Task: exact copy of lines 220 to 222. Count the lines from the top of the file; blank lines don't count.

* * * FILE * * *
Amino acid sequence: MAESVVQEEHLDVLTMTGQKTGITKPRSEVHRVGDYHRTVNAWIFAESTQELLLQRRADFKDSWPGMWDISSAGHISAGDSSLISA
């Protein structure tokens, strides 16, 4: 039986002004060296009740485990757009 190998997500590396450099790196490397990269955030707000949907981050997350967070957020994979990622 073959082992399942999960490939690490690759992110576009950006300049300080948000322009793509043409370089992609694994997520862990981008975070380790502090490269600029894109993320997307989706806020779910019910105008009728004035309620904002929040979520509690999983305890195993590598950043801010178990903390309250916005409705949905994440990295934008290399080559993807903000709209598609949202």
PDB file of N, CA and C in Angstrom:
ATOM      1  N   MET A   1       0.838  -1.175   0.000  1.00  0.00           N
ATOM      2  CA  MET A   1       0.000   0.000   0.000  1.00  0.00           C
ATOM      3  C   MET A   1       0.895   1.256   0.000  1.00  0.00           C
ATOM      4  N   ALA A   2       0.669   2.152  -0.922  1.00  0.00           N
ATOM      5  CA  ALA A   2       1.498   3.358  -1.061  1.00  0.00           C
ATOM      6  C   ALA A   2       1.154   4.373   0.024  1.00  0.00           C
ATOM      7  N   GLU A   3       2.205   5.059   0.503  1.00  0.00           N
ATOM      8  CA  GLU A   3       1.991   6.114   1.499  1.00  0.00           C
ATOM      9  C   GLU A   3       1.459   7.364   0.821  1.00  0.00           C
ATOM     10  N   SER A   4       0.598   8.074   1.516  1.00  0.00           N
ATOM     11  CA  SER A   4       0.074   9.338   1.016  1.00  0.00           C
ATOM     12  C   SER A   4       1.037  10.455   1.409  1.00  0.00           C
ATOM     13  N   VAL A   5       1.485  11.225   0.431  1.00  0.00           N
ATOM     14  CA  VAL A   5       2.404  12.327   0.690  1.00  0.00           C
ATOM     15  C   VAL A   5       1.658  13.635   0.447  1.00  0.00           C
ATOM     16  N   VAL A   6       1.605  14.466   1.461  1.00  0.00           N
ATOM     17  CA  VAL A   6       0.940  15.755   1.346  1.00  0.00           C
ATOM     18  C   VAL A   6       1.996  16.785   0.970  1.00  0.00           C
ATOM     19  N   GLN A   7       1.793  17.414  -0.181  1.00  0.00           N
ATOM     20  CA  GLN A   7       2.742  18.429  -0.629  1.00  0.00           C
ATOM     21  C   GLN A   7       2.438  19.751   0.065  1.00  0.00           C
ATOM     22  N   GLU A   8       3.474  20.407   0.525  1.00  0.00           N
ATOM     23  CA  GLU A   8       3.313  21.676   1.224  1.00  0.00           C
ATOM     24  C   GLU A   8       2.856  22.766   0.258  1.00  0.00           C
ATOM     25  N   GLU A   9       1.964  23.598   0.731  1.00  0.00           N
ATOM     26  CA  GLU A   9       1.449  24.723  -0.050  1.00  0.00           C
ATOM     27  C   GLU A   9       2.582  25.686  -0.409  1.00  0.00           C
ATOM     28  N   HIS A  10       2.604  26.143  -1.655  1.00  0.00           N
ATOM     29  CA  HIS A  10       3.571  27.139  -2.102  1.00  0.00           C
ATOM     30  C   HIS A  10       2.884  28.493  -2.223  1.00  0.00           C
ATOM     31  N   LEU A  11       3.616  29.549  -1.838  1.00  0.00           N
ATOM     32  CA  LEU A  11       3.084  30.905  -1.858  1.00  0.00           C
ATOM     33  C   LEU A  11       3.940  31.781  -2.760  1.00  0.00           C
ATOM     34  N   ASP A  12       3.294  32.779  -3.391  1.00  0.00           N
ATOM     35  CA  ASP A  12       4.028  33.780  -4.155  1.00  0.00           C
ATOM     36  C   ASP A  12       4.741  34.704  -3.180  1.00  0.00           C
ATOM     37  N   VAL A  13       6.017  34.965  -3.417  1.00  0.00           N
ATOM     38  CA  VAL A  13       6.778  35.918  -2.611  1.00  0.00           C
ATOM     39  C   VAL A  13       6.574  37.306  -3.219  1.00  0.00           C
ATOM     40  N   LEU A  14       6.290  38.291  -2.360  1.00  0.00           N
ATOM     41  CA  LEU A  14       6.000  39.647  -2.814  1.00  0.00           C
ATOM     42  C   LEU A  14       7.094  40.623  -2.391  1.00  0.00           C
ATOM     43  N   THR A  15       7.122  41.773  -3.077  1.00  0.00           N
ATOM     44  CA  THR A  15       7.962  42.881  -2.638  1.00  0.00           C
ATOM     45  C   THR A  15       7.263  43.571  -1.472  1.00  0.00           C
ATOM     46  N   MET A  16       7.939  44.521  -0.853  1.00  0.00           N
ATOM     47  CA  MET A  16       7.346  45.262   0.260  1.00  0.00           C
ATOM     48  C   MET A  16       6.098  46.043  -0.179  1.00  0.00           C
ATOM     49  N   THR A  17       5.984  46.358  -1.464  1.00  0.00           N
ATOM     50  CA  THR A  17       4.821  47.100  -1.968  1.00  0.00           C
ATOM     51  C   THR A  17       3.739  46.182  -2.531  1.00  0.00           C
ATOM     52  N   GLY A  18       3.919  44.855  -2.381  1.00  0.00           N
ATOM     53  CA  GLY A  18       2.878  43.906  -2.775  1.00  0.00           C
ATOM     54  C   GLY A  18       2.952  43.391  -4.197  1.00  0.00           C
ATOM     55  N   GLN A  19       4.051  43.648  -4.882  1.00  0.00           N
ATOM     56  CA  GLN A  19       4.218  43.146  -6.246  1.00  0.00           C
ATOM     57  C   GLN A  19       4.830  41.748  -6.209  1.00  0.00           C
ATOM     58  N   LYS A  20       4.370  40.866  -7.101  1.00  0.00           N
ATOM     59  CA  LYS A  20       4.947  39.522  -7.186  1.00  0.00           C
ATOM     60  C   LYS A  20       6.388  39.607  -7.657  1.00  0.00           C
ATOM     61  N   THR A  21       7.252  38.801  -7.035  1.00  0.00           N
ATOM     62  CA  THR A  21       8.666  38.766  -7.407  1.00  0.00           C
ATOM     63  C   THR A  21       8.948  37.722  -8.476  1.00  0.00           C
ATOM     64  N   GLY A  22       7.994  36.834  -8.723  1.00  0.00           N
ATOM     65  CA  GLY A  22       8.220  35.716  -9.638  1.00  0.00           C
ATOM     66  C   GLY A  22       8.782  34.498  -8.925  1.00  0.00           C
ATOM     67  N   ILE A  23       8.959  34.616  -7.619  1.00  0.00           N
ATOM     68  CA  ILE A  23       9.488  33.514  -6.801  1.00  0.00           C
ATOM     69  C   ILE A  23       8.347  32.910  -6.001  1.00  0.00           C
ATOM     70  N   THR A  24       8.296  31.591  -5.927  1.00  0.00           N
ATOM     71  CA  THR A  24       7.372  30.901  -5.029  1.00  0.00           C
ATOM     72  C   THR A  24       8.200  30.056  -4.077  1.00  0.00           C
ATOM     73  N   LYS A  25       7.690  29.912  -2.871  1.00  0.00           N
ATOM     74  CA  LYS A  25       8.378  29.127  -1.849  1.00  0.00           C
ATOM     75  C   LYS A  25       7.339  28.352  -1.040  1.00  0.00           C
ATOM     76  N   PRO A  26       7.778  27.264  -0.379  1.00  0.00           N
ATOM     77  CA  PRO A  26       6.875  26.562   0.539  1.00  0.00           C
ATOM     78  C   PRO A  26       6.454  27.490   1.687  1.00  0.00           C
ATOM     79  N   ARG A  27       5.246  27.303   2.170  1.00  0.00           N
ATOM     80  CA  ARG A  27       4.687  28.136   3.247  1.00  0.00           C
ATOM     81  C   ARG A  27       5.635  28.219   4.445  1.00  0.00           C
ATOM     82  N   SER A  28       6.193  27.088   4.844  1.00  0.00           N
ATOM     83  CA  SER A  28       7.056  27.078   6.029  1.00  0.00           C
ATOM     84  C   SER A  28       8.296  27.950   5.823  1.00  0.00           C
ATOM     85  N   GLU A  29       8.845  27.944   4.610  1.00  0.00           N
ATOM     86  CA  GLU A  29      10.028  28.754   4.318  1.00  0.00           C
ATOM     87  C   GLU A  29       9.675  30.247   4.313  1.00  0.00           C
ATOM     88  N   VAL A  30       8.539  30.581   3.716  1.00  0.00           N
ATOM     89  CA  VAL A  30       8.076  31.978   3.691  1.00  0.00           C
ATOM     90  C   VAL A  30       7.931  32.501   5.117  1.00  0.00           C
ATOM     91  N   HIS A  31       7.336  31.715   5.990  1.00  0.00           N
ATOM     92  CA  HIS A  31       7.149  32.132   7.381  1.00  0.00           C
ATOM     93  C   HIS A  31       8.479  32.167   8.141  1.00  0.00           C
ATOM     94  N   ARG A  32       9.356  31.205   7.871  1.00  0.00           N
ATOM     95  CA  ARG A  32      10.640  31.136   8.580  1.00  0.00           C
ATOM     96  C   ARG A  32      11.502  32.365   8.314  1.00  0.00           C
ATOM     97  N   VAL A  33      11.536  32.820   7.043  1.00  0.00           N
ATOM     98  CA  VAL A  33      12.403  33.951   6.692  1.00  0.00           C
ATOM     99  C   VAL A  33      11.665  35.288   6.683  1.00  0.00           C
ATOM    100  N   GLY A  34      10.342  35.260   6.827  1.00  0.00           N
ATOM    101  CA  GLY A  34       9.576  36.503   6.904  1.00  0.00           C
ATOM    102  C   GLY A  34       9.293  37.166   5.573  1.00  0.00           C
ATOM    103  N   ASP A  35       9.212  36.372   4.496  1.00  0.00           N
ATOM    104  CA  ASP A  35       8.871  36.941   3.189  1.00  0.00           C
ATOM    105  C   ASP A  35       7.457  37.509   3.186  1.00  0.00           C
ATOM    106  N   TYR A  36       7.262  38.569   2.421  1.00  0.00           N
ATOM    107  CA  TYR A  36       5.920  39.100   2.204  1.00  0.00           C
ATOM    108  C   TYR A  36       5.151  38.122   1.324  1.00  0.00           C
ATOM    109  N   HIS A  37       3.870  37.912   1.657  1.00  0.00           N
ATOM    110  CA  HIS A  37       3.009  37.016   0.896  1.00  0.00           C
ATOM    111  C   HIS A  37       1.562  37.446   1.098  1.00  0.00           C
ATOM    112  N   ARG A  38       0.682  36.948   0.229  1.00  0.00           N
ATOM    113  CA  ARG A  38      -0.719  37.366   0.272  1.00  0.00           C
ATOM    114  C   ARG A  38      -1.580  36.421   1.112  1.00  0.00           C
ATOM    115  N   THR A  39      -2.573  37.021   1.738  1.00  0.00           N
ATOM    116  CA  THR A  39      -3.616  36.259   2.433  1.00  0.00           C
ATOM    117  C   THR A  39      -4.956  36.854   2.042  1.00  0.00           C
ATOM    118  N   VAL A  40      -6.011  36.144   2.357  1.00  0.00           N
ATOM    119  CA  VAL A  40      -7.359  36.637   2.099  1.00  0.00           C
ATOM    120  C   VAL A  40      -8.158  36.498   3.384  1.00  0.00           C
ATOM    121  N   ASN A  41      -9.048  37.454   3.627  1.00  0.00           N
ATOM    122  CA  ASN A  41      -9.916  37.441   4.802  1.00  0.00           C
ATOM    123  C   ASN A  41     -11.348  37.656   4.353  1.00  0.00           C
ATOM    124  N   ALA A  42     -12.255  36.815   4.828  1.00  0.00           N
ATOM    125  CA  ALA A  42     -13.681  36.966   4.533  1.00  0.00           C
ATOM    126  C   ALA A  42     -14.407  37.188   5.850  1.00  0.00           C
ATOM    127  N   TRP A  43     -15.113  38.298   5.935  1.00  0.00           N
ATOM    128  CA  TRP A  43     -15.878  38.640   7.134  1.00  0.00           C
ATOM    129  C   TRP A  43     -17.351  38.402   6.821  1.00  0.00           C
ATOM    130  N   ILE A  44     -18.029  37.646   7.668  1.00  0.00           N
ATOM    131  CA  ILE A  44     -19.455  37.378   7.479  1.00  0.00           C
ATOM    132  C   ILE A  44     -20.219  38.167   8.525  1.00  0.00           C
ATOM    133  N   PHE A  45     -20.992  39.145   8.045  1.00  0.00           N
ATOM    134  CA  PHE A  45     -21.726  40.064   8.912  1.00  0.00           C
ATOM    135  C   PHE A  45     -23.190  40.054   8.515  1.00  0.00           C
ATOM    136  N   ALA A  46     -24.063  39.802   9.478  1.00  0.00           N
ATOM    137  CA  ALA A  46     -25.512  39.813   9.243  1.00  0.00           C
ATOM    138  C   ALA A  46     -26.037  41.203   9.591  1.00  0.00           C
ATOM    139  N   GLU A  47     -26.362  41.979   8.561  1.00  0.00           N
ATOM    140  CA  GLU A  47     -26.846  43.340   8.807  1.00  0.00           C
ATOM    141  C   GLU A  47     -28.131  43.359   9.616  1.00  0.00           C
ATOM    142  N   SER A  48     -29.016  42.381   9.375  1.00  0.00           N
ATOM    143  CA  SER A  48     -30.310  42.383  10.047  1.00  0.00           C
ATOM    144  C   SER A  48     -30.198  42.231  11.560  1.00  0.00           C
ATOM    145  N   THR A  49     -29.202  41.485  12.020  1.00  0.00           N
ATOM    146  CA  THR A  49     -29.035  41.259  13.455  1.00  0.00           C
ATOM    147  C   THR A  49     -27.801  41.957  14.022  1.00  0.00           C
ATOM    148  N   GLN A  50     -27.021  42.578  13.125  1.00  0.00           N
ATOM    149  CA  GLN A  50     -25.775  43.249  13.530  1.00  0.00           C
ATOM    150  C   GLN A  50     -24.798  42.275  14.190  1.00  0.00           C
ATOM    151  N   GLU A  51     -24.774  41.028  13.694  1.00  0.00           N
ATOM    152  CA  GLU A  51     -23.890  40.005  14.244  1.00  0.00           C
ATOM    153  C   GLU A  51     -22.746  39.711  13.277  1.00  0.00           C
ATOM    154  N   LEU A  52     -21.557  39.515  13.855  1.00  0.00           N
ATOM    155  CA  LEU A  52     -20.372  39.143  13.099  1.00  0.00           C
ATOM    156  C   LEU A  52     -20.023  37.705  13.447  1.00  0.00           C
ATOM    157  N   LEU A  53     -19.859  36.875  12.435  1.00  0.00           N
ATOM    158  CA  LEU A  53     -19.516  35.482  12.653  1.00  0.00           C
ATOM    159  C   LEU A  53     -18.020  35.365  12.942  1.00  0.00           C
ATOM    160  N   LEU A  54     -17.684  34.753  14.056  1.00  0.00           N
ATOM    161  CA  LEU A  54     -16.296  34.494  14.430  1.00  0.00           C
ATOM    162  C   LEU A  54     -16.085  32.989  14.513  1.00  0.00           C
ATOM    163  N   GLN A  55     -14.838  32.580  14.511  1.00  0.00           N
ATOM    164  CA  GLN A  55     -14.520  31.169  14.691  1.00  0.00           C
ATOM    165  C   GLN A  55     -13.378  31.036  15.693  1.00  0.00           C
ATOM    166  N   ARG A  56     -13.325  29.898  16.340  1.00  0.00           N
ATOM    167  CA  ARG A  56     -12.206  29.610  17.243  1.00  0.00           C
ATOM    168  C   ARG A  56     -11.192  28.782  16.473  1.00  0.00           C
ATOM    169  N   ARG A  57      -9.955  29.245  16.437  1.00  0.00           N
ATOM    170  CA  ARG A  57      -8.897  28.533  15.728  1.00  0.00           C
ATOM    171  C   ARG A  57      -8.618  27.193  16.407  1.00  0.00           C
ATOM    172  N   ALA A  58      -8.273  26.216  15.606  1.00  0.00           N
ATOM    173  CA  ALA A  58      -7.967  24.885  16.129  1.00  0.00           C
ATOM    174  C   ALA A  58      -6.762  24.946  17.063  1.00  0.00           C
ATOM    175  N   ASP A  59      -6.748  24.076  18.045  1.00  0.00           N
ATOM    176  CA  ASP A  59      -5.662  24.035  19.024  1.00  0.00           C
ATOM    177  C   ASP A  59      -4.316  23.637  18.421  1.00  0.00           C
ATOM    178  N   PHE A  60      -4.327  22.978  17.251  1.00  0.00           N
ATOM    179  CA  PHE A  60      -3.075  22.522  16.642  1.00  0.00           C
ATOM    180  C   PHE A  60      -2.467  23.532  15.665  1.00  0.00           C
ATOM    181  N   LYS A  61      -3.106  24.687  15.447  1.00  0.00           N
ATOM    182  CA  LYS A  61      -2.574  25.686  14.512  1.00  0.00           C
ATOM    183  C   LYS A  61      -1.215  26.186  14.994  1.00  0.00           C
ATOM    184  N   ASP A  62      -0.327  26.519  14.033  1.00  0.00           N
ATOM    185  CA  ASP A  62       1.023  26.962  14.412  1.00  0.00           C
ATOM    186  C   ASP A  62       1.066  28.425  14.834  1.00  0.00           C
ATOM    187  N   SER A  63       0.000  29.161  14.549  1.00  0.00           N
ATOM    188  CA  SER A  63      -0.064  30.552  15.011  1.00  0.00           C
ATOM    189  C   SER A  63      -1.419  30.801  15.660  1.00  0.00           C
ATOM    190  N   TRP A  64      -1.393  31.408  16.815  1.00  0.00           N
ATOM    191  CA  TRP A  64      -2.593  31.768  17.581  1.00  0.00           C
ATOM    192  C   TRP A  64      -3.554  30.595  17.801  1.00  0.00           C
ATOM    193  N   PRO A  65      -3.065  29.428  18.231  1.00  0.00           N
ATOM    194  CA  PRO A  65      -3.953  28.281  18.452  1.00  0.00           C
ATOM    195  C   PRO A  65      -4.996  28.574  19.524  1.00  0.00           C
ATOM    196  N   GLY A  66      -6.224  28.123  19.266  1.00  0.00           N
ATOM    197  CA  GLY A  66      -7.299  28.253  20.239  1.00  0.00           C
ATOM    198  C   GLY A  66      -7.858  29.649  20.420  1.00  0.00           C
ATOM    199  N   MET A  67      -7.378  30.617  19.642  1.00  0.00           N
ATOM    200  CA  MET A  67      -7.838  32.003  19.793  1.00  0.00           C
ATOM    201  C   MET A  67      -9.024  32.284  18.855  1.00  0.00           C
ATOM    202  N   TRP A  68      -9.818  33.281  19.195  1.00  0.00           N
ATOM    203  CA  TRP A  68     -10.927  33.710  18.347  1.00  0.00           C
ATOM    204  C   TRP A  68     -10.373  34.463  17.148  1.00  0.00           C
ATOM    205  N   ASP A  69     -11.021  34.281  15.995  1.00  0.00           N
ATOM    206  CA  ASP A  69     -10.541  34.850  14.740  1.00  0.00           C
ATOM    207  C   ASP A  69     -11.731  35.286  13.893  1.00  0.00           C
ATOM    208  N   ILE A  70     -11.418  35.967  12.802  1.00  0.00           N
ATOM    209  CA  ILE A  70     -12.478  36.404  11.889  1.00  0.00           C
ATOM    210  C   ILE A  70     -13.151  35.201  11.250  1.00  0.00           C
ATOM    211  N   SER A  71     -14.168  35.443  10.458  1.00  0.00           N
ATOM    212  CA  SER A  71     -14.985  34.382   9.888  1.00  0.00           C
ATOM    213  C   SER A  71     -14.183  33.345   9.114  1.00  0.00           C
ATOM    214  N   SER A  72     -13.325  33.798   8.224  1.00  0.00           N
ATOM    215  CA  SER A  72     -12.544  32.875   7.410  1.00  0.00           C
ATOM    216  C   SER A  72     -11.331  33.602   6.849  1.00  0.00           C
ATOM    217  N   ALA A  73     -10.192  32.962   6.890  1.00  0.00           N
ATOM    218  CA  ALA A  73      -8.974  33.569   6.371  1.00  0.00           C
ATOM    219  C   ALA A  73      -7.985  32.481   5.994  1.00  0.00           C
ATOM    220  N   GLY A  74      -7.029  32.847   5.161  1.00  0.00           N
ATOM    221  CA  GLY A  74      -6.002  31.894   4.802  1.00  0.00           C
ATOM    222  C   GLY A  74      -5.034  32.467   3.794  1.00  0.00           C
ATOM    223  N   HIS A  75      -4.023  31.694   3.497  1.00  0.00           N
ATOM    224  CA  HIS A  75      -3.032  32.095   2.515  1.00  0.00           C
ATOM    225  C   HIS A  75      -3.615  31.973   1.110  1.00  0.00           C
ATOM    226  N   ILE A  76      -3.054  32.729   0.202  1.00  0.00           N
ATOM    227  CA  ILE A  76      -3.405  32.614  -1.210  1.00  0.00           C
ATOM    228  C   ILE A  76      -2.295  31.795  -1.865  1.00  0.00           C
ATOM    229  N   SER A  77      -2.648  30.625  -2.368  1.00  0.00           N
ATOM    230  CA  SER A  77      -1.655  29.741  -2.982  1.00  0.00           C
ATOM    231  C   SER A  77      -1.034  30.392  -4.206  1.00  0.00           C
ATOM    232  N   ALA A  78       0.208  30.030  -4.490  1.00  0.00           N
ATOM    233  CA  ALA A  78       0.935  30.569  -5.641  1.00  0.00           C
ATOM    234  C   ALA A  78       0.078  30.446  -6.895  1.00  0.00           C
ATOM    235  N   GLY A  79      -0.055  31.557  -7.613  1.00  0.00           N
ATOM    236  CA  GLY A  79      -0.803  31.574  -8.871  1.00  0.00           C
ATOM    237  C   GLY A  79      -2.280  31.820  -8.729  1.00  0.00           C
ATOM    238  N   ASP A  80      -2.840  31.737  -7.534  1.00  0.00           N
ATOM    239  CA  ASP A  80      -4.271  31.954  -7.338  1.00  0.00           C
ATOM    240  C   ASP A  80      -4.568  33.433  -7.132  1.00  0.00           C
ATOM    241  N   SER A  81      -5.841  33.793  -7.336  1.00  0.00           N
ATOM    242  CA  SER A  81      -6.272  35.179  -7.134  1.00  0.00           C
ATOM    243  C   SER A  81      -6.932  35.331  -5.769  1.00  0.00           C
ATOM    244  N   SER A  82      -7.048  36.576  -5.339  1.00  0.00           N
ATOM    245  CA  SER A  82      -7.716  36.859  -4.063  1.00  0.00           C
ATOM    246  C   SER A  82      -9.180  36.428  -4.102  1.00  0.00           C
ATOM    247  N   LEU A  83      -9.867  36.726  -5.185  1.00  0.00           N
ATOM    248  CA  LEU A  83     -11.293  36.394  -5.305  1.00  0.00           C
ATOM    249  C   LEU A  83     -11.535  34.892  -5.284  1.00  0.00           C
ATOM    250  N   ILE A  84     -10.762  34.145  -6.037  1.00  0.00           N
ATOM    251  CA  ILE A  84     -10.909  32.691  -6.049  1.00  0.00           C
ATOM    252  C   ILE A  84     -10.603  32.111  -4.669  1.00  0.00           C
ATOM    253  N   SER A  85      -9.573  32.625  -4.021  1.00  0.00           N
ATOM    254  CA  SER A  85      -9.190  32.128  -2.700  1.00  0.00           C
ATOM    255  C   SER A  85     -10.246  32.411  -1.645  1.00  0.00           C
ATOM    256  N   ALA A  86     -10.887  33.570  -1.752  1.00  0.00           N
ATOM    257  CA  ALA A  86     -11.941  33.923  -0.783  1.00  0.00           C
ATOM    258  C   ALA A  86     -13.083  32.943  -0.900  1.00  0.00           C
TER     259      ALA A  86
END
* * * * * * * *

ATOM    217  N   ALA A  73     -10.192  32.962   6.890  1.00  0.00           N
ATOM    218  CA  ALA A  73      -8.974  33.569   6.371  1.00  0.00           C
ATOM    219  C   ALA A  73      -7.985  32.481   5.994  1.00  0.00           C